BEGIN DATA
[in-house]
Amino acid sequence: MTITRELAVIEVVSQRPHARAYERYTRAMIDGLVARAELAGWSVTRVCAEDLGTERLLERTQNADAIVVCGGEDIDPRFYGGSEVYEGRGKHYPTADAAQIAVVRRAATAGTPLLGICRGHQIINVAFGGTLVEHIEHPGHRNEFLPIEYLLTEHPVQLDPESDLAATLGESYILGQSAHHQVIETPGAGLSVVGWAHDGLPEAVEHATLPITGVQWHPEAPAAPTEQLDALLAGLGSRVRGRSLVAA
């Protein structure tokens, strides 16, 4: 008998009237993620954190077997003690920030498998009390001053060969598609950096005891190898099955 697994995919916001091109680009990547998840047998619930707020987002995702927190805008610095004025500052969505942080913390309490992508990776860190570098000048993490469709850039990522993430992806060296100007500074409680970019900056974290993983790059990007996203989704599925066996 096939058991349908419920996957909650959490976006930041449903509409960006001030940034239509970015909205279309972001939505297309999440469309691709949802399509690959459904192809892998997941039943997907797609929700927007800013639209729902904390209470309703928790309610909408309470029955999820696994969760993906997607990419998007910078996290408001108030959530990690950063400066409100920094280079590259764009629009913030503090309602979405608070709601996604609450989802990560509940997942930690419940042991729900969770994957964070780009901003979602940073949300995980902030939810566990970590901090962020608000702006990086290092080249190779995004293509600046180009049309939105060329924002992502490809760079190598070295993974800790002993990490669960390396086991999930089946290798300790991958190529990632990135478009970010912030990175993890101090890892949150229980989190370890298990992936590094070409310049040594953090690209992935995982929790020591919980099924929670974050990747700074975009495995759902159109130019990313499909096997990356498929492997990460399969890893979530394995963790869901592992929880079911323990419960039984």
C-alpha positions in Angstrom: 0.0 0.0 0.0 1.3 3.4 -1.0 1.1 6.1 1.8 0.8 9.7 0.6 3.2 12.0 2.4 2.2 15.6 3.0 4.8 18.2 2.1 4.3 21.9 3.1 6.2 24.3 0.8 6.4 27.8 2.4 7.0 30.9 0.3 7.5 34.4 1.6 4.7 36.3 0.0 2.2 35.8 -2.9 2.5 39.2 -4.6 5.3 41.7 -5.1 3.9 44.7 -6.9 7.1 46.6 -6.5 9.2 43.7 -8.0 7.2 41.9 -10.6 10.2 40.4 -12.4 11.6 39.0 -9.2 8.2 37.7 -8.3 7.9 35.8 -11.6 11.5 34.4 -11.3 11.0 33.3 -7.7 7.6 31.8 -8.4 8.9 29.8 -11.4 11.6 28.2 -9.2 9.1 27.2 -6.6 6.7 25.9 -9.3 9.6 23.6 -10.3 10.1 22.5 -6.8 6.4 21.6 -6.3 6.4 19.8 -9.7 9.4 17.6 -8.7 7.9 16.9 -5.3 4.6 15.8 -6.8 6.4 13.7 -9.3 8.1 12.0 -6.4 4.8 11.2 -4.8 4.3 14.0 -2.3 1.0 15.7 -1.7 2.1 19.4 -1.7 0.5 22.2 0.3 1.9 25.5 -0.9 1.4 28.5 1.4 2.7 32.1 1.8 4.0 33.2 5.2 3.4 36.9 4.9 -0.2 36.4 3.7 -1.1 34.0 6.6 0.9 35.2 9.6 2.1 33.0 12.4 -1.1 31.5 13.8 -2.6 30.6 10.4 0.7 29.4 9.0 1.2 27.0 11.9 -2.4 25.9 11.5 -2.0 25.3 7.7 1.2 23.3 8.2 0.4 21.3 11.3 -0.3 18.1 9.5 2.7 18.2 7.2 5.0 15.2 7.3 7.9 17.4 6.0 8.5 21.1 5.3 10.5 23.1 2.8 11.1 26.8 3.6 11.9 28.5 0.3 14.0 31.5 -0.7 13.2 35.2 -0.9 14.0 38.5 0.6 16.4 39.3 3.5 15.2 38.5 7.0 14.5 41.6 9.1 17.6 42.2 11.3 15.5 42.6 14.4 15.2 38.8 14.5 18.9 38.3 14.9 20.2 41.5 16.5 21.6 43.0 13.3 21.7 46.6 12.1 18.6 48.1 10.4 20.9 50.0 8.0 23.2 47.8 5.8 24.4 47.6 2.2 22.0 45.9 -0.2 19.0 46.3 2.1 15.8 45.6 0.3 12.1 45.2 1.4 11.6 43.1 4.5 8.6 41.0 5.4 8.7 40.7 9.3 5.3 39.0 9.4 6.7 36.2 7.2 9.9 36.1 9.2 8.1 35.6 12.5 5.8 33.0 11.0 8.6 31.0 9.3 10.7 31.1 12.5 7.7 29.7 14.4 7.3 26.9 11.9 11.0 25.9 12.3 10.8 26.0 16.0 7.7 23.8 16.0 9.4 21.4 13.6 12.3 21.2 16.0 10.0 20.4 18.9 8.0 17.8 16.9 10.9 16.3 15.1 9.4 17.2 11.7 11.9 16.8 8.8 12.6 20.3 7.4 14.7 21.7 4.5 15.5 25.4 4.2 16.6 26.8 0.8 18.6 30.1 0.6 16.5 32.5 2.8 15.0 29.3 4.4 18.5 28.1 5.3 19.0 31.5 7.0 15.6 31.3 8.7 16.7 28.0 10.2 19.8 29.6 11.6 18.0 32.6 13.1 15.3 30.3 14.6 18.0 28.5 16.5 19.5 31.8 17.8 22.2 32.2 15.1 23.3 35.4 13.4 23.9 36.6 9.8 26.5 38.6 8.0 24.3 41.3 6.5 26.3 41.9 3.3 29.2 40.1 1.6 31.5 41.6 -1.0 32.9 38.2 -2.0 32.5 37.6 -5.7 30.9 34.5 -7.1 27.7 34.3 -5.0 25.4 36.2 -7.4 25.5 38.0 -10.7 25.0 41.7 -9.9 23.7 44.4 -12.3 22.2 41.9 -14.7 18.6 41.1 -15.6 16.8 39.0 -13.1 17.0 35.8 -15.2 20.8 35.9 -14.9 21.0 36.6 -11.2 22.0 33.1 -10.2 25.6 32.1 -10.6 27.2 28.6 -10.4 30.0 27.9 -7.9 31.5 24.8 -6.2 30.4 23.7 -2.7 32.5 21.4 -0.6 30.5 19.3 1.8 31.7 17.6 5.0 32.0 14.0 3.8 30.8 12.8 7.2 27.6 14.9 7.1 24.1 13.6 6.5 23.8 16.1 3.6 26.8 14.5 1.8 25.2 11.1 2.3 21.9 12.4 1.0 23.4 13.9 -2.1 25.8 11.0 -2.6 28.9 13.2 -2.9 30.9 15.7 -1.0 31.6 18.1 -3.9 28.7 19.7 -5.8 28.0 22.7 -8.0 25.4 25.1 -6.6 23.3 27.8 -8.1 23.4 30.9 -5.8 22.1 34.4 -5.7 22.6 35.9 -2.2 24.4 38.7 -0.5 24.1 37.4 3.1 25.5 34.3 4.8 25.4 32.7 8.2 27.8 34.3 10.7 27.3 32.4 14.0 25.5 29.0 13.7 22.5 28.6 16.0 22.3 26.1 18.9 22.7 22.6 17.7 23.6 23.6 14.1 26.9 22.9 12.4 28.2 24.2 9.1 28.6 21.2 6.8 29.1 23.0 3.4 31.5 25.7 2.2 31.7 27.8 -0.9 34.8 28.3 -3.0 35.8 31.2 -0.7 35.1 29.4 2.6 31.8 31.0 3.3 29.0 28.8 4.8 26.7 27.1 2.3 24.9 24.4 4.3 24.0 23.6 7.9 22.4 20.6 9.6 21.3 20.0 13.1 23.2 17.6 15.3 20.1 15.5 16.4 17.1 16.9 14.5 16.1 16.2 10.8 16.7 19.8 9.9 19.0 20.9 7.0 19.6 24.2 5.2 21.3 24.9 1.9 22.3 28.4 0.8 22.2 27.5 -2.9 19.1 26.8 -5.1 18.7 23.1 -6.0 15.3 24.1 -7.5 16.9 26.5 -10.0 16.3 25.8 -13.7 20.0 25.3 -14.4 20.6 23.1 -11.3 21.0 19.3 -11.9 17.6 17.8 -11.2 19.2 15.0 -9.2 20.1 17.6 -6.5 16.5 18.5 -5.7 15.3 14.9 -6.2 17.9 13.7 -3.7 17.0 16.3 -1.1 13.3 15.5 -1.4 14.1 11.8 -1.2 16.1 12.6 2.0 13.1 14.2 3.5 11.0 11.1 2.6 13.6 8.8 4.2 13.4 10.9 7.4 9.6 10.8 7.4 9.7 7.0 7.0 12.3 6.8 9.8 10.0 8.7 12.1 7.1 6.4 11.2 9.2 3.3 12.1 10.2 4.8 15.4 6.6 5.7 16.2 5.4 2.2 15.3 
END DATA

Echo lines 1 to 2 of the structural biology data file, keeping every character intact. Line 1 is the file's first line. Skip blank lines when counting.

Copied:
[in-house]
Amino acid sequence: MTITRELAVIEVVSQRPHARAYERYTRAMIDGLVARAELAGWSVTRVCAEDLGTERLLERTQNADAIVVCGGEDIDPRFYGGSEVYEGRGKHYPTADAAQIAVVRRAATAGTPLLGICRGHQIINVAFGGTLVEHIEHPGHRNEFLPIEYLLTEHPVQLDPESDLAATLGESYILGQSAHHQVIETPGAGLSVVGWAHDGLPEAVEHATLPITGVQWHPEAPAAPTEQLDALLAGLGSRVRGRSLVAA